In a recent Linkedin discussion, someone had asked if the future of flow meter sales lay in online marketing? There was a tremendous response from industry professionals describing why this approach could miss the advantage of interactive communication with an ‘informed user’ to guarantee an optimum flow meter solution is provided. Some of the errors that are made when people set about specifying a flow meter are listed below.
1. Specifying a Flow Meter: Flow Rate
In certain situations, users are oblivious about their process pipe’s flow rate. “That is why we want to measure it”. Plant construction is usually such that, for mechanical reasons, much larger pipes are used than just the size needed to carry the flow. This is when one has to start examining the motive force that influences the flow and plumbing considerations. Usually, users will fail to notice or forget that their process is subject to significant pulsations and peak flow may be 40% greater or even double the average.
2. Specifying a Flow Meter: Temperature
Some users do not read the maximum operating temperature specification of their meters and expect all flow meters to function up to 150 °C. When the meter fails, somehow the product is blamed! Similar to mobile phone manufacturers who put water evident markers in their phones, Titan Enterprises includes non-reversible high-temperature markers in the meters to record if the maximum operating temperature has been surpassed for any duration of time.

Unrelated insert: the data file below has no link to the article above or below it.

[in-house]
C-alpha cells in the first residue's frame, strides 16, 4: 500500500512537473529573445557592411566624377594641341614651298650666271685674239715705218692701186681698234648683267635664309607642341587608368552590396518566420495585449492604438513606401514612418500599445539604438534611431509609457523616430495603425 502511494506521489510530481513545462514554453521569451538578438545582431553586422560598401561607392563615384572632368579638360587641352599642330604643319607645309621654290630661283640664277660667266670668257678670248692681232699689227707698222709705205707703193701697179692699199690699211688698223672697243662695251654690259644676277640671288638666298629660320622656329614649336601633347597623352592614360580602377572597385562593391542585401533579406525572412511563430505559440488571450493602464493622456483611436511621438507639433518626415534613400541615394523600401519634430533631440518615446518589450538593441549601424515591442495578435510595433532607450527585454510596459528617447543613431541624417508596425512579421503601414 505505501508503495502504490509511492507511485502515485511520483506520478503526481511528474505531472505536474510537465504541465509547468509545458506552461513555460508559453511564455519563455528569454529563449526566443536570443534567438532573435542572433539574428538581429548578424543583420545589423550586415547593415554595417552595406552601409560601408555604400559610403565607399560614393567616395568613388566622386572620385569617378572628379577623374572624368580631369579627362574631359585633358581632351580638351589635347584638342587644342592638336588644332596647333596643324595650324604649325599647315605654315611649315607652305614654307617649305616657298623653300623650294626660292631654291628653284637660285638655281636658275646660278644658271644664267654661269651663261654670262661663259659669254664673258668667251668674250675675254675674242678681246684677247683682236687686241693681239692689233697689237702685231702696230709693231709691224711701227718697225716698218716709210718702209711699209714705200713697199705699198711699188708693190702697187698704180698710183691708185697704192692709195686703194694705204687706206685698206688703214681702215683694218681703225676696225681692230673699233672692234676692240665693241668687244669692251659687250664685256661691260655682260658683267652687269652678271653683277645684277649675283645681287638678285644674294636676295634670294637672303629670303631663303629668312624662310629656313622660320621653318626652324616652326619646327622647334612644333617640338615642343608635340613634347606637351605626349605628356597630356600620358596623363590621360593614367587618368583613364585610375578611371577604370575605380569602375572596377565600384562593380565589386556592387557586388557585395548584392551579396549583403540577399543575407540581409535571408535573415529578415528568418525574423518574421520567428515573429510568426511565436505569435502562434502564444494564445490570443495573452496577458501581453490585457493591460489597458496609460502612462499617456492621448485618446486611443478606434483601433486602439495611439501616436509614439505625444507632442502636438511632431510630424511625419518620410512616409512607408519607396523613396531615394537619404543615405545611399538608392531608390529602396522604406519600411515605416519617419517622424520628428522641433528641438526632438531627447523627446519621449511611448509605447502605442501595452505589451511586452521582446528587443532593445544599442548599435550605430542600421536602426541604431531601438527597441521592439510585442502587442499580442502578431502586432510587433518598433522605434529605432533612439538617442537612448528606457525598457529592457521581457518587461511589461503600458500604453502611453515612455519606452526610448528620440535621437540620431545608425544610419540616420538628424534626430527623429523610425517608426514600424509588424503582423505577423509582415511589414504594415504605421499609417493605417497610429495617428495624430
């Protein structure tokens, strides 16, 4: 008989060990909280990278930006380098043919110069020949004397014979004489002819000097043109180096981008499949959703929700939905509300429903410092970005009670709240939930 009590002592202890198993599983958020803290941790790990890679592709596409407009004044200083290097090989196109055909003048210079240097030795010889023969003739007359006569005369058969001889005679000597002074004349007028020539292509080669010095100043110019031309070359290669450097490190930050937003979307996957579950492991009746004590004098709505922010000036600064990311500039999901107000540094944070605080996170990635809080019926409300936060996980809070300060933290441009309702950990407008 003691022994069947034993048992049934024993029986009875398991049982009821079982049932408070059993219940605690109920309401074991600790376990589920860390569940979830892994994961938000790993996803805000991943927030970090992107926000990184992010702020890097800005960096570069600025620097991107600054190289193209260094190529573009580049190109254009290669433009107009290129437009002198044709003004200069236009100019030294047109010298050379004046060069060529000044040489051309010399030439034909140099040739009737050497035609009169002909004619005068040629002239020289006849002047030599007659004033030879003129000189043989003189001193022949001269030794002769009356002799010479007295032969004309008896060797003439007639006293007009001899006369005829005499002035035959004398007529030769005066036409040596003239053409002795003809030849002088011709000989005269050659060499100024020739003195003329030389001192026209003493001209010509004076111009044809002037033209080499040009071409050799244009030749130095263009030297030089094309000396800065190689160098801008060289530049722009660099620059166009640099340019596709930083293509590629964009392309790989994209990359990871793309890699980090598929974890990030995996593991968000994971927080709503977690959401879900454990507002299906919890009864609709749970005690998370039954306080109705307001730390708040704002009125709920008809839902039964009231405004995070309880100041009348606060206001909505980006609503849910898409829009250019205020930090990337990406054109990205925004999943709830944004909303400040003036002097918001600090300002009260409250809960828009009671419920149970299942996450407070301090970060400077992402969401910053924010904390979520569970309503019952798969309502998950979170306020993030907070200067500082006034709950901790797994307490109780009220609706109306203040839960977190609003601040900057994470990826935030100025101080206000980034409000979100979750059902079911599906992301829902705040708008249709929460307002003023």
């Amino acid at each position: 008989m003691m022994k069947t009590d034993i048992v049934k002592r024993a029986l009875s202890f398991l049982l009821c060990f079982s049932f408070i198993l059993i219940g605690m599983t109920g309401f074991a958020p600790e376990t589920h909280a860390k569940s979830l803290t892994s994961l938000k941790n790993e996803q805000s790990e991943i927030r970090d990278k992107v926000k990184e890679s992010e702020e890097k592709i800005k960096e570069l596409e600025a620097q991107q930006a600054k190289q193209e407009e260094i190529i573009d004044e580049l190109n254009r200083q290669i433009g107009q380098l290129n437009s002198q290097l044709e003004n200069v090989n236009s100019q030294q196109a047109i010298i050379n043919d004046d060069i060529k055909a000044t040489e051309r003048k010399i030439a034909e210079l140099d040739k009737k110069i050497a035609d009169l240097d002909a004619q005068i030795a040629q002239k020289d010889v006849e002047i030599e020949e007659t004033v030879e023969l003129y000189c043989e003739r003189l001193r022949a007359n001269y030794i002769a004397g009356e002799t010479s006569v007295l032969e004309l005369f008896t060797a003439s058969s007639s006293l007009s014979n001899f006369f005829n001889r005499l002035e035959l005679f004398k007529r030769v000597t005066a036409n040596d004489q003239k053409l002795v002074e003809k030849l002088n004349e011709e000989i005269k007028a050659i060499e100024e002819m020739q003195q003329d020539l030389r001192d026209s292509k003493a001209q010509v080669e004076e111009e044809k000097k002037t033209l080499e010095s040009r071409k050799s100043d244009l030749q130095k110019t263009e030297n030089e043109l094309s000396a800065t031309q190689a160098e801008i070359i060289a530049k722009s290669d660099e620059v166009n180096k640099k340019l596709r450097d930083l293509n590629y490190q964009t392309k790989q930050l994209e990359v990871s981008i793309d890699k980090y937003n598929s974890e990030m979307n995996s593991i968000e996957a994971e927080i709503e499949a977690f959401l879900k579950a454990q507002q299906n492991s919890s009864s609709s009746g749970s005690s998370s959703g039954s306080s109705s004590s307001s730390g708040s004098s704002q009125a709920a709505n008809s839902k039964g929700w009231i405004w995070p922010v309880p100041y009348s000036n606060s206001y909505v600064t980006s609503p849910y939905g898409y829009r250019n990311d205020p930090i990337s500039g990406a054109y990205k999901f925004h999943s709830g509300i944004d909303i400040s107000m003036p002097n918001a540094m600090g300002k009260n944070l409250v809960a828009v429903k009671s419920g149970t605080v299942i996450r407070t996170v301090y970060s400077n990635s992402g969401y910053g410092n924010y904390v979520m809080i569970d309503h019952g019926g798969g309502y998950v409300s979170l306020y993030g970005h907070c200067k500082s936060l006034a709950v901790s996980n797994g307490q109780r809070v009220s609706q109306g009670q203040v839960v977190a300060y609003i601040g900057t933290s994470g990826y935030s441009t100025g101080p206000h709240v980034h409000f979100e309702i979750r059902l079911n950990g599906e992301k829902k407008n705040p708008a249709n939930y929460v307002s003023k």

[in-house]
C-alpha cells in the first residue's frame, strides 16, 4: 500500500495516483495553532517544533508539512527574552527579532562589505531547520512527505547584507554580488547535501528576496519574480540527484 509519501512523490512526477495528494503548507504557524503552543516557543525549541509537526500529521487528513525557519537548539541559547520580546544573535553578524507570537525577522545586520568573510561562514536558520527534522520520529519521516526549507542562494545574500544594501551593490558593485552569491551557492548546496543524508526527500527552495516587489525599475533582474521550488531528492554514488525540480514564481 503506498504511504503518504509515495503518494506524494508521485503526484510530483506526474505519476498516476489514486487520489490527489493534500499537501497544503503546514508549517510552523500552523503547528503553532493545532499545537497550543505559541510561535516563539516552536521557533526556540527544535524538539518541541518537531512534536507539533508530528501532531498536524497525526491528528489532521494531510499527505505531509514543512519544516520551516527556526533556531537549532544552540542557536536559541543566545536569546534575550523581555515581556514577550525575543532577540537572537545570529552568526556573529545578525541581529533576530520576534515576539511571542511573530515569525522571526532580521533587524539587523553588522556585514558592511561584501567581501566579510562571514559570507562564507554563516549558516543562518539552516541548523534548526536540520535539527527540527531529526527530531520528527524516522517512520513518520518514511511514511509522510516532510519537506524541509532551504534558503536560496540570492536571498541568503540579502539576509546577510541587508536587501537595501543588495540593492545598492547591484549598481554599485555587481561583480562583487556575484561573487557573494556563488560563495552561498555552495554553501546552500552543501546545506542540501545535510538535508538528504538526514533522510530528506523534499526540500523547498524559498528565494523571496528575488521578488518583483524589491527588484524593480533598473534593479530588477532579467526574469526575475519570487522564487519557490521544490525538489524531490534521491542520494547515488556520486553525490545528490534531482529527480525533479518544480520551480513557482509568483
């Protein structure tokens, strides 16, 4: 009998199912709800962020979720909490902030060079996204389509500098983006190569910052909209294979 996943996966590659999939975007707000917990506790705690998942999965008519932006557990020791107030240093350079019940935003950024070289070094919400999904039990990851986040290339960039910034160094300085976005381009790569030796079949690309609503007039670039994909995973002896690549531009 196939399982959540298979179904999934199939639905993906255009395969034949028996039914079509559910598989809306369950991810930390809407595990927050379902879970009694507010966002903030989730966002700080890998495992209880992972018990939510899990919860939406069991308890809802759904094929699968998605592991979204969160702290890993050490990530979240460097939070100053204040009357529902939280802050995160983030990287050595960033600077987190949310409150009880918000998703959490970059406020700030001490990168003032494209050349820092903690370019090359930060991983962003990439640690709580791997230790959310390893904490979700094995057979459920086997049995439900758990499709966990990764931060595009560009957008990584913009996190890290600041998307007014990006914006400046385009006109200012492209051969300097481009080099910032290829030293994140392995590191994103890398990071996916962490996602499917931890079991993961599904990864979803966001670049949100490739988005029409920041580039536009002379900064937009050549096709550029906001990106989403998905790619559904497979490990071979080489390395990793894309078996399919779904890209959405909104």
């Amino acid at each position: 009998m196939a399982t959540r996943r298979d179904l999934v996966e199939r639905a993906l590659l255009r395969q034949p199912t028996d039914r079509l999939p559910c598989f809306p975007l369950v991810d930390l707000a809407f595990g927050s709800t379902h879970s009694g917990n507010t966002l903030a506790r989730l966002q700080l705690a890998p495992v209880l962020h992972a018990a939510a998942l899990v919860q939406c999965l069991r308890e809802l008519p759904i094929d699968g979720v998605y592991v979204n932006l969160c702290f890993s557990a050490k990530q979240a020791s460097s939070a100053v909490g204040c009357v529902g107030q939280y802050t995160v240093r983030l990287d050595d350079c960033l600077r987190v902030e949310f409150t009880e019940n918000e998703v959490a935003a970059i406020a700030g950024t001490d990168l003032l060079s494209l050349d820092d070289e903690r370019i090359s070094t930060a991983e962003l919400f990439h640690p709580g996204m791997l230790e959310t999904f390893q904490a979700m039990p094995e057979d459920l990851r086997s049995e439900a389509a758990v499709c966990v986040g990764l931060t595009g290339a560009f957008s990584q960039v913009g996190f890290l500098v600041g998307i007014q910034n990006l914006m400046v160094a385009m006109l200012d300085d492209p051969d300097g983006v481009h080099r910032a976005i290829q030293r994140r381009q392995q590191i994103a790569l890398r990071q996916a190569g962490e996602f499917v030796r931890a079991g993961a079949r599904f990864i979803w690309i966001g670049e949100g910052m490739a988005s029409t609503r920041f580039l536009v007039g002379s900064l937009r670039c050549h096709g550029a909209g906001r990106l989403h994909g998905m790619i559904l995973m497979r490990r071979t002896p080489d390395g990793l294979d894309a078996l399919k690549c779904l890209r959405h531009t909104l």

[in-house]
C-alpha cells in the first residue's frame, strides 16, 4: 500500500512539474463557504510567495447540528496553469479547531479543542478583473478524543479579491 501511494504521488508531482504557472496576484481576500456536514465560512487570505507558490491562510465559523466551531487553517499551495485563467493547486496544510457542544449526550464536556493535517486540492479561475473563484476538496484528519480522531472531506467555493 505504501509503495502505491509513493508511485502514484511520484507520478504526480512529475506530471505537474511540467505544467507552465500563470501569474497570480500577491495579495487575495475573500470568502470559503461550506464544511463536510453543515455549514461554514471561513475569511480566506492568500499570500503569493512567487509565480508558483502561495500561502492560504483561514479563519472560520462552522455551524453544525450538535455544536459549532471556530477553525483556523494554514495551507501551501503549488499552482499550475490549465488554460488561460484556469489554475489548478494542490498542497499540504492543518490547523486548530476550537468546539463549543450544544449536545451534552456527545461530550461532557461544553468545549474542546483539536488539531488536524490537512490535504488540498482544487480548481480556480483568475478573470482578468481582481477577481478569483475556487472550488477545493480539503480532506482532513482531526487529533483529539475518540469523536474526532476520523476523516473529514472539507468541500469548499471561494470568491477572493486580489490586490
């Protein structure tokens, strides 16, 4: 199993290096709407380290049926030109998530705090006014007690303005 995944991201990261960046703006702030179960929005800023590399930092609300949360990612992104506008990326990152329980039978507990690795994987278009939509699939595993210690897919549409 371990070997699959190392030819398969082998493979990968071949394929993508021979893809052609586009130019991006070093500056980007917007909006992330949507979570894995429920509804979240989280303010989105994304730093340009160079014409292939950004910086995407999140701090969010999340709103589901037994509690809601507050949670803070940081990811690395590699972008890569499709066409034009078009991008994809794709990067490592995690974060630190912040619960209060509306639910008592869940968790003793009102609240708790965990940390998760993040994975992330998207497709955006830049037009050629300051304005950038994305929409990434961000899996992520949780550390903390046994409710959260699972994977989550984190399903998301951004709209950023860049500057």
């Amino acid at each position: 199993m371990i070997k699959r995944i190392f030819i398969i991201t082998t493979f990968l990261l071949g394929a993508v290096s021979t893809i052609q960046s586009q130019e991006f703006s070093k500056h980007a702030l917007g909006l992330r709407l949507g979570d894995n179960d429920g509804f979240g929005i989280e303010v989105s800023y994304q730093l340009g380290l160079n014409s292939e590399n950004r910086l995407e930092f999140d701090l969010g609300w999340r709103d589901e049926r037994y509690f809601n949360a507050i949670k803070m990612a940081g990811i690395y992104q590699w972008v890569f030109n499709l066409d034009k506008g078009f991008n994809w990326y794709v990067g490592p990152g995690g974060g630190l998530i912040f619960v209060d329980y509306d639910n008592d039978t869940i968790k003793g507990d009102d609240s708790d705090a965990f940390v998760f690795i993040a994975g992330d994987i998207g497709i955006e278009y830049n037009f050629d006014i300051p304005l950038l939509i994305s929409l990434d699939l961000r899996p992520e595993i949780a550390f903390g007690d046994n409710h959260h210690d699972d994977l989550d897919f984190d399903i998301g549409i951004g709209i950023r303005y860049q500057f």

3. Specifying a Flow Meter: Viscosity
Many users are unaware that most flow meters are viscosity sensitive and will significantly change their calibration with variations in the fluid properties. While these Reynolds number sensitive devices are generally linear in the “turbulent” flow range, their performance reduces as the fluid runs “smoother”. For example, using a 40 cSt oil would immediately take a turbine meter, rated and calibrated for 1 cst, out of the turbulent zone and into the non-linear laminar flow region.
Temperature variations would then change the calibration factor and the viscosity. Many types of flow meters depend on higher Reynolds numbers for their linear performance including Pelton wheel, vortex shedding, variable area, and most pressure differential devices. Although other technologies such as ultrasonic meters, Coriolis and positive displacement are less sensitive to these changes, they are not entirely immune.
4. Specifying a Flow Meter: Output Type
“Will the flowmeter interface with my instrument?” the input requirements of the instrument are not known – a higher level language, NPN or PNP pulse, logic level, analogue current or voltage. This requirement has to be checked prior to specifying the meter.
5. Specifying a Flow Meter: Pipe Connections
The process flow rate should dictate the selected pipe connection. A meter to work at 100 ml per minute is unlikely to have a 1” NPT pipe thread. In general, a small flow meter will have small pipe connections. In addition to specifying the line size, the correct thread of flange detail must also be specified.